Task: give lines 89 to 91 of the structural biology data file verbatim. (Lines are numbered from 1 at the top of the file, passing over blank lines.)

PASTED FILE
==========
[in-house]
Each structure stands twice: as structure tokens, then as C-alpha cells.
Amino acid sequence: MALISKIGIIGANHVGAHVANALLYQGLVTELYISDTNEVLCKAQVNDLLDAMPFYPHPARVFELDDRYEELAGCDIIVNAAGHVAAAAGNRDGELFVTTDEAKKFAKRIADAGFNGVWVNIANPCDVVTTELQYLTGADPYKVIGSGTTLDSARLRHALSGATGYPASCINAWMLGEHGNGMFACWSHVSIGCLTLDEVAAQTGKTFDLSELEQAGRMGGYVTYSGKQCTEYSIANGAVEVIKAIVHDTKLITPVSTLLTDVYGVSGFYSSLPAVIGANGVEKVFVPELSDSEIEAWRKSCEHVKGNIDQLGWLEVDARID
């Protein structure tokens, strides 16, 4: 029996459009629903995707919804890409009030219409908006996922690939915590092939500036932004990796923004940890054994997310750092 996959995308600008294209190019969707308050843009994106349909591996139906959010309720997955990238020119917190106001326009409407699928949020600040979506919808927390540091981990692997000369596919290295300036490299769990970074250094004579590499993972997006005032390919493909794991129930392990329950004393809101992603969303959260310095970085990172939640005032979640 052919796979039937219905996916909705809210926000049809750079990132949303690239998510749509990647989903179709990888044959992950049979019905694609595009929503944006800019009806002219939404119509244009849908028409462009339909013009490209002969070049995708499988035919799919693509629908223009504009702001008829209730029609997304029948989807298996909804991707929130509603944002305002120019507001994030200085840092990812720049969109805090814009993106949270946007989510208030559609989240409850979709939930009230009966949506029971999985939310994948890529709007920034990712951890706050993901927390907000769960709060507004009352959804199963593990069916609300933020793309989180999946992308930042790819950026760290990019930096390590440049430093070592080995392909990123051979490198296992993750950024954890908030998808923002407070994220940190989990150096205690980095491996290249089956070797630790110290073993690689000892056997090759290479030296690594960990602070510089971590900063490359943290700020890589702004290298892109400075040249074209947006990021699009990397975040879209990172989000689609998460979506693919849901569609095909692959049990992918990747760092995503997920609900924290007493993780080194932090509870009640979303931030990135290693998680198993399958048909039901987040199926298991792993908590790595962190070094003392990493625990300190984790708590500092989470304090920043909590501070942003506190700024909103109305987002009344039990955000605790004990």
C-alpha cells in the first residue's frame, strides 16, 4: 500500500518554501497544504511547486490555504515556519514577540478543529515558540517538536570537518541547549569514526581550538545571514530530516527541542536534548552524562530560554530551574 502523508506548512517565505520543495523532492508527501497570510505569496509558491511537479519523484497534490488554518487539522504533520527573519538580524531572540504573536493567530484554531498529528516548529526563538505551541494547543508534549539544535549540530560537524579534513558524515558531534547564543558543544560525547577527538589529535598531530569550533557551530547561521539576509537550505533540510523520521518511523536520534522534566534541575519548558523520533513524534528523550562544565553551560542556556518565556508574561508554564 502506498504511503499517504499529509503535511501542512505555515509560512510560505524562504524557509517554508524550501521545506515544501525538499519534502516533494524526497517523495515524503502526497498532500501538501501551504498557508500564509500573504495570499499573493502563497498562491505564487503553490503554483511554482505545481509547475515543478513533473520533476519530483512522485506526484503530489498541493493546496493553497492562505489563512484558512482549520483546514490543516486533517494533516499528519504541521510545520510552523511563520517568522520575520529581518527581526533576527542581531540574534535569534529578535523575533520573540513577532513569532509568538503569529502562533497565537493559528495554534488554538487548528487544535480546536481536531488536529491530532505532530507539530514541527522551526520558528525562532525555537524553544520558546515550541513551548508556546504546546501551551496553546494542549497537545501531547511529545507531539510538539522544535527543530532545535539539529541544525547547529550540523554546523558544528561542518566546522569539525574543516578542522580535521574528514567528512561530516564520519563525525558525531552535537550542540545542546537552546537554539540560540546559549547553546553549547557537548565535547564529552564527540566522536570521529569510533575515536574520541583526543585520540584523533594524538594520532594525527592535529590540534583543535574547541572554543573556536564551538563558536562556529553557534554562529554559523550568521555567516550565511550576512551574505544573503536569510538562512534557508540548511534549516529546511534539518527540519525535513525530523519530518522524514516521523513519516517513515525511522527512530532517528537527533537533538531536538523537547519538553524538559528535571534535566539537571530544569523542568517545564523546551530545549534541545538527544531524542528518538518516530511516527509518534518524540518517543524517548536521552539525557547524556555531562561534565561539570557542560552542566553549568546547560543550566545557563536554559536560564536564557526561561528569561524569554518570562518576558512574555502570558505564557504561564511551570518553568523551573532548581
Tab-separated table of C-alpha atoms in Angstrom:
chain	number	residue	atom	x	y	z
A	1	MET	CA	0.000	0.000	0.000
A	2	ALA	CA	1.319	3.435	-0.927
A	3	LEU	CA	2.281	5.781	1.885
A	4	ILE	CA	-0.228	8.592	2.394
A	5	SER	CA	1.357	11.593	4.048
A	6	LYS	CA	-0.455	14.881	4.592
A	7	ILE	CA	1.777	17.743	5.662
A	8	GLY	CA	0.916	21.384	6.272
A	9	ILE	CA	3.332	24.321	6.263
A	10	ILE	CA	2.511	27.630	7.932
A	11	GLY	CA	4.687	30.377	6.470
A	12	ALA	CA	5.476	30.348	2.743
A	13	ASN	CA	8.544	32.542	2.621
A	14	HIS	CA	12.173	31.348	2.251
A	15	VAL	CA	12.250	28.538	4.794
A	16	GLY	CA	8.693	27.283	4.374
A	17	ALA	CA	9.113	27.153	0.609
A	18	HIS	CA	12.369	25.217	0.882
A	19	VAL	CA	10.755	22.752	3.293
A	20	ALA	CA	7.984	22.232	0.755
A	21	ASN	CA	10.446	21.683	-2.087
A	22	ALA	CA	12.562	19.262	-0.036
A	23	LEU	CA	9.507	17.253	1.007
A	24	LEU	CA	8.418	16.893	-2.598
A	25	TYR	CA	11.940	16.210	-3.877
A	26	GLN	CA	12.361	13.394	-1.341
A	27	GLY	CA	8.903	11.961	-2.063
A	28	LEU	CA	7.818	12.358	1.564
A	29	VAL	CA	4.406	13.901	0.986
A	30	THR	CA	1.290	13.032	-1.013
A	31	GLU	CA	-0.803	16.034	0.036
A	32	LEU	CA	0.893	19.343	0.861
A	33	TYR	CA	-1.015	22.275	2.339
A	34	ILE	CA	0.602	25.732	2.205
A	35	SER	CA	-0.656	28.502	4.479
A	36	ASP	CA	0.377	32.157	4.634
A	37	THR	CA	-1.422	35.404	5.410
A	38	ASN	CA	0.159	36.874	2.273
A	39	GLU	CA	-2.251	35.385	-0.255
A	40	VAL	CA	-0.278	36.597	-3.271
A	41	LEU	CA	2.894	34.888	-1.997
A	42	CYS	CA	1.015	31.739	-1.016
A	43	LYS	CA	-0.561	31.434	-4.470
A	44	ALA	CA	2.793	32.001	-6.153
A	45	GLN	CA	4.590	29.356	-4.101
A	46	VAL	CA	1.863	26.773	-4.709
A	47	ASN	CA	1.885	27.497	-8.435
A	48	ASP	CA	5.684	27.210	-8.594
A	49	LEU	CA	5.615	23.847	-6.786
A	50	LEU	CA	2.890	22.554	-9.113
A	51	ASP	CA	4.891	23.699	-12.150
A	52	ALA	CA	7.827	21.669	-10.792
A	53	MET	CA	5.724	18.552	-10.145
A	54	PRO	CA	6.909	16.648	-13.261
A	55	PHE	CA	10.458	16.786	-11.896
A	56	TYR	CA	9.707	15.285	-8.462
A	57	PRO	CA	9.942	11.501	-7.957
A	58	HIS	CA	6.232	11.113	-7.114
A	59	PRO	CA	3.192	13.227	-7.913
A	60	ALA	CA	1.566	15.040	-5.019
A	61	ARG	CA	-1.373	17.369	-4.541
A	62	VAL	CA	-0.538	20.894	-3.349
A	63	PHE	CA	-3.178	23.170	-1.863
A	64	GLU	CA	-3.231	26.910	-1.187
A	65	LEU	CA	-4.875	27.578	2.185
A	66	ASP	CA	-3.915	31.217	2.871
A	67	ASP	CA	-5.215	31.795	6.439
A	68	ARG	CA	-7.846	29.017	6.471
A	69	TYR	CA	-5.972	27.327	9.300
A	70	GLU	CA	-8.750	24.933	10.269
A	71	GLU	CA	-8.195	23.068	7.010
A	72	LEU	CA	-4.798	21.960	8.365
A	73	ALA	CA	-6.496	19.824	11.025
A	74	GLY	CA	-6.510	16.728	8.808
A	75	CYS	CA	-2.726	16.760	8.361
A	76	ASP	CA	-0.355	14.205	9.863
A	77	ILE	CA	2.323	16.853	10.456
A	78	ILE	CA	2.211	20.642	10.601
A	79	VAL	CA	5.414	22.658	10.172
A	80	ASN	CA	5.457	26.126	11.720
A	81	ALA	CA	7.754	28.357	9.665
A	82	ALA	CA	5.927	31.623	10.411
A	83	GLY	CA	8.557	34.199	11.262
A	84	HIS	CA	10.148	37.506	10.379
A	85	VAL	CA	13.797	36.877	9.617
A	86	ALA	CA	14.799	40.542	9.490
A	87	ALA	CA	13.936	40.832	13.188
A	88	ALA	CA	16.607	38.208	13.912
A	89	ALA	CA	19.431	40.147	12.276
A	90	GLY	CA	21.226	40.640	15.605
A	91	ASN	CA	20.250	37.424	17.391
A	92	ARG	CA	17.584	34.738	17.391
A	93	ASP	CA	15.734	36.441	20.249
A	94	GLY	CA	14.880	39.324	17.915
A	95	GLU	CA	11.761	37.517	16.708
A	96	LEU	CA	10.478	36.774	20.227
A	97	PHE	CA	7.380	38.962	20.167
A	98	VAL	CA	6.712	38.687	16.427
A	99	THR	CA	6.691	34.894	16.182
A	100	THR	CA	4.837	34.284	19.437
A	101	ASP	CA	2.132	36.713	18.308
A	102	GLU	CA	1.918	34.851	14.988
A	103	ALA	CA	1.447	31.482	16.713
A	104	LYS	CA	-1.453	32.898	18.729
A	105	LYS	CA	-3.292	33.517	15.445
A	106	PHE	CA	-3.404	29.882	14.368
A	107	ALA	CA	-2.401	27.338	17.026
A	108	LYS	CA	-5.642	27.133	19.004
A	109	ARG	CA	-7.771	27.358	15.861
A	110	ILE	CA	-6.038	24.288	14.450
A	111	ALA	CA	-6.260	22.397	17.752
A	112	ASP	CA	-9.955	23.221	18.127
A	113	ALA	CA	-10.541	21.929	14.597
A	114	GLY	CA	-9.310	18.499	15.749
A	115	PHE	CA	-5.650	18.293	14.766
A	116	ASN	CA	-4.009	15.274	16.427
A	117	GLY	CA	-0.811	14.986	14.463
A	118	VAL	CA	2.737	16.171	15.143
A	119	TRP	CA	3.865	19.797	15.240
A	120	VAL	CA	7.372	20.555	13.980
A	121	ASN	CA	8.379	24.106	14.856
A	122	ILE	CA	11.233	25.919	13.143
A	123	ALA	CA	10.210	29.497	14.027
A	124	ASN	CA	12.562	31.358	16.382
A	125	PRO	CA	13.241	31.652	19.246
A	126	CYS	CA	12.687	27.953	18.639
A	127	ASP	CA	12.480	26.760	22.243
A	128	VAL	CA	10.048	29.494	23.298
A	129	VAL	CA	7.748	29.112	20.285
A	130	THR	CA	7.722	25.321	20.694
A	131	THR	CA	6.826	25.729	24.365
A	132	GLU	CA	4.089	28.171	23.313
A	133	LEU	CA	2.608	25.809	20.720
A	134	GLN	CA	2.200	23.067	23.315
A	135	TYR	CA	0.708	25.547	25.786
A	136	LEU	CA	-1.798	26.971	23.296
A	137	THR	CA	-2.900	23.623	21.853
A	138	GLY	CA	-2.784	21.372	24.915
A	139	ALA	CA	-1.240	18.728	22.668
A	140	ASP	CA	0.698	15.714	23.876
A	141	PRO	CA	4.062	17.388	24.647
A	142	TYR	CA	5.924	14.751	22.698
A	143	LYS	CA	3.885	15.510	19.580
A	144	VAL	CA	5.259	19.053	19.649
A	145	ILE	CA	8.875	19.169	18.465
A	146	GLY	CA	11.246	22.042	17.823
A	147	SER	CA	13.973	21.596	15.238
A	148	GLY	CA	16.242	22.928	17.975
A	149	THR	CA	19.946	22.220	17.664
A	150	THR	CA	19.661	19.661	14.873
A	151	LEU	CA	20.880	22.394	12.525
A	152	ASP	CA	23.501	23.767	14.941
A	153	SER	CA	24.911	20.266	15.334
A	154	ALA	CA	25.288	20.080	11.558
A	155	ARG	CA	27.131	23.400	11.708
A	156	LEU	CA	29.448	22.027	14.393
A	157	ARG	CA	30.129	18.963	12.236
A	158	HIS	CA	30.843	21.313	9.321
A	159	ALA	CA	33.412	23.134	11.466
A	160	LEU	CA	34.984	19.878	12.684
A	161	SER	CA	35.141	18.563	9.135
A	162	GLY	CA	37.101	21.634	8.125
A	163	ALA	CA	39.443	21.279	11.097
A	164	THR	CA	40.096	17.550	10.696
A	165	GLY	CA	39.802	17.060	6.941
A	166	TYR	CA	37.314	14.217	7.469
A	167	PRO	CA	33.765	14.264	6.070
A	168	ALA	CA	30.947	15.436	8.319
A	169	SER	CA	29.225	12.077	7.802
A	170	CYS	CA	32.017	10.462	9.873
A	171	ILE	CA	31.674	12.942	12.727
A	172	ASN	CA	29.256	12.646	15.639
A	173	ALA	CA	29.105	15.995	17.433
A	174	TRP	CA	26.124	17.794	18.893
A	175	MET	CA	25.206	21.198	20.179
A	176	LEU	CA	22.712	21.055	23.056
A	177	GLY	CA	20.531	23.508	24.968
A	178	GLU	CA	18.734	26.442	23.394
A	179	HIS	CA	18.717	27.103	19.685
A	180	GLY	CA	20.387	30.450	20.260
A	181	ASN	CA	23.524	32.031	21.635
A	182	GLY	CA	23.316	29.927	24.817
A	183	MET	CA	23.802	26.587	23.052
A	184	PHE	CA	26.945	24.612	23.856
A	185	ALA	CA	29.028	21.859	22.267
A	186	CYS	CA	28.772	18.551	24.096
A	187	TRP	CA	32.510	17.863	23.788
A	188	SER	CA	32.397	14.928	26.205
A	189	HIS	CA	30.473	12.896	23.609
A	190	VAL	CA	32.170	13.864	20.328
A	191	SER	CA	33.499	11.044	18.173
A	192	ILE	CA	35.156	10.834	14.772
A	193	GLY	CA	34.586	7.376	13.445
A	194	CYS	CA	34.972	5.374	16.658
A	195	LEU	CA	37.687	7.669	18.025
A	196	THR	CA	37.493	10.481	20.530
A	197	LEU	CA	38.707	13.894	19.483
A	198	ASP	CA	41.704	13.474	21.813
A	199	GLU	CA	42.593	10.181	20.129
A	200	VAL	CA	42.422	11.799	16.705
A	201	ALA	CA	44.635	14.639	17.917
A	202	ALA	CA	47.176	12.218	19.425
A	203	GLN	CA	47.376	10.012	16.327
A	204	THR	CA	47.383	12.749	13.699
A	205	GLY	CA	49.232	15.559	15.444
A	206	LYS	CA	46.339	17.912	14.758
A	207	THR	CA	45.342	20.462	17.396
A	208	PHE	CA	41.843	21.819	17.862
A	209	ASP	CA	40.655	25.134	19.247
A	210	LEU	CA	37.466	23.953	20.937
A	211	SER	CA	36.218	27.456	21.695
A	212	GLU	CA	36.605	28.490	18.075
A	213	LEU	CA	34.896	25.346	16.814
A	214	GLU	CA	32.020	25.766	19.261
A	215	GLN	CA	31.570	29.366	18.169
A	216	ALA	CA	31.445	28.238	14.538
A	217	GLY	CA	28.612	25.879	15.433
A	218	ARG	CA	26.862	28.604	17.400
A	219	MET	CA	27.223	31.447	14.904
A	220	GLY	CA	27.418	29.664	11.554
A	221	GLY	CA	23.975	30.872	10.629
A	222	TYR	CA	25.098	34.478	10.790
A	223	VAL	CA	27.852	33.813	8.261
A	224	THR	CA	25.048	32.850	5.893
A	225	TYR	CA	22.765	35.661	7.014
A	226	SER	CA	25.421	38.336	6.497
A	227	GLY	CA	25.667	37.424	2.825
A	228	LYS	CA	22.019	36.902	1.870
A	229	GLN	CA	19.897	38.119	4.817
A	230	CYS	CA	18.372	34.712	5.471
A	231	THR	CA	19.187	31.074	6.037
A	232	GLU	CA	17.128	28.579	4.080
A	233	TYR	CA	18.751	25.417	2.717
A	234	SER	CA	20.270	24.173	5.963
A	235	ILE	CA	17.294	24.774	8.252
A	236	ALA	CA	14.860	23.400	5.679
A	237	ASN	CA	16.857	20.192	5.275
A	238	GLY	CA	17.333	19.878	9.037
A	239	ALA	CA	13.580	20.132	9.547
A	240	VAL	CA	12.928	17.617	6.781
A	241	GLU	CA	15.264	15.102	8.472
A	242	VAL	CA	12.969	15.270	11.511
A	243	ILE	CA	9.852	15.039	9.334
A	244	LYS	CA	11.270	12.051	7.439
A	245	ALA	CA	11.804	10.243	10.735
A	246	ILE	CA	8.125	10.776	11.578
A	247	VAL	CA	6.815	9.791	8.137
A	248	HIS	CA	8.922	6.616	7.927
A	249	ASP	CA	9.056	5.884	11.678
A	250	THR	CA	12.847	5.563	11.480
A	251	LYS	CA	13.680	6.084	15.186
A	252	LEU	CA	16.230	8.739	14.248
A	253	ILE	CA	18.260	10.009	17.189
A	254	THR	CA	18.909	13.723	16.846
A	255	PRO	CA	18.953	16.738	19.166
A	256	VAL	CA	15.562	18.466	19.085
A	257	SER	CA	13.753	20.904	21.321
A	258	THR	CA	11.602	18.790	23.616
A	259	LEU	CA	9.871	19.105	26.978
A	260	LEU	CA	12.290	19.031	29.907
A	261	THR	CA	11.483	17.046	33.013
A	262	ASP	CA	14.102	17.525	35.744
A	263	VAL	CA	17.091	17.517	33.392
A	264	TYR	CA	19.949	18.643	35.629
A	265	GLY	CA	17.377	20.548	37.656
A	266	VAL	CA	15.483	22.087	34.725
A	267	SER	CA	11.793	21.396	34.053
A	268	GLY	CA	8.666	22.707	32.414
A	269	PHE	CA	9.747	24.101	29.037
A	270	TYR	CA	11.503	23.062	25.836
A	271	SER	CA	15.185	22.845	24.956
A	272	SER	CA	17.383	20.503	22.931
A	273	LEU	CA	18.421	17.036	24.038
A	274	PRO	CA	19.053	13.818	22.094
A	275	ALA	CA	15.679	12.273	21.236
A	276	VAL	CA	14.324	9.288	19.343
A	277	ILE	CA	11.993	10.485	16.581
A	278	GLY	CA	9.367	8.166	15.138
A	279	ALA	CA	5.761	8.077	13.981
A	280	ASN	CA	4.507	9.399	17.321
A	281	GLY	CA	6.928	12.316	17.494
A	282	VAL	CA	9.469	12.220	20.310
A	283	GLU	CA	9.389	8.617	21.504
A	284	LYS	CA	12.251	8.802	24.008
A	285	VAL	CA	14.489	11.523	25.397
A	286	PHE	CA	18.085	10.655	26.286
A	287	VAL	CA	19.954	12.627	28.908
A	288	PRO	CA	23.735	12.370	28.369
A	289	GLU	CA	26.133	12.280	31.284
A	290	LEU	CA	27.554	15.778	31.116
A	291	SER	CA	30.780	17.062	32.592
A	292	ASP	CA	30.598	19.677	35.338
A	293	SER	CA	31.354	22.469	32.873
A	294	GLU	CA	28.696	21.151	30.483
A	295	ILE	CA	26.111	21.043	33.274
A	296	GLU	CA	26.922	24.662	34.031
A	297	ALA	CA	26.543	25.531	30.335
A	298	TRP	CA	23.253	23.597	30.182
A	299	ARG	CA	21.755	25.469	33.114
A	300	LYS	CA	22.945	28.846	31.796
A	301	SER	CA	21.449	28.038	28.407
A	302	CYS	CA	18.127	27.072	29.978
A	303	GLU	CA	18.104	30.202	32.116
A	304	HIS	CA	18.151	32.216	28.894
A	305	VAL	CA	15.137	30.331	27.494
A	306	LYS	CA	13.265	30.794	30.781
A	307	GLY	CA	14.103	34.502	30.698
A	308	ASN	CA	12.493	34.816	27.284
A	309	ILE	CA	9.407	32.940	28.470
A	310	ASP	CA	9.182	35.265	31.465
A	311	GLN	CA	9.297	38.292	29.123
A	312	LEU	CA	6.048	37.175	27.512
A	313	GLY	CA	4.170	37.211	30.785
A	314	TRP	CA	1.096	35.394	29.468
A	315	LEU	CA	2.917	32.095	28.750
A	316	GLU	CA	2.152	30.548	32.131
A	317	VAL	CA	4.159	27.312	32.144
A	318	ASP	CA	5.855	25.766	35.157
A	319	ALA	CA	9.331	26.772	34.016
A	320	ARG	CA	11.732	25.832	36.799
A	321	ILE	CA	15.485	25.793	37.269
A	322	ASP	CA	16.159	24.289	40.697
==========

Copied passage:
A	82	ALA	CA	5.927	31.623	10.411
A	83	GLY	CA	8.557	34.199	11.262
A	84	HIS	CA	10.148	37.506	10.379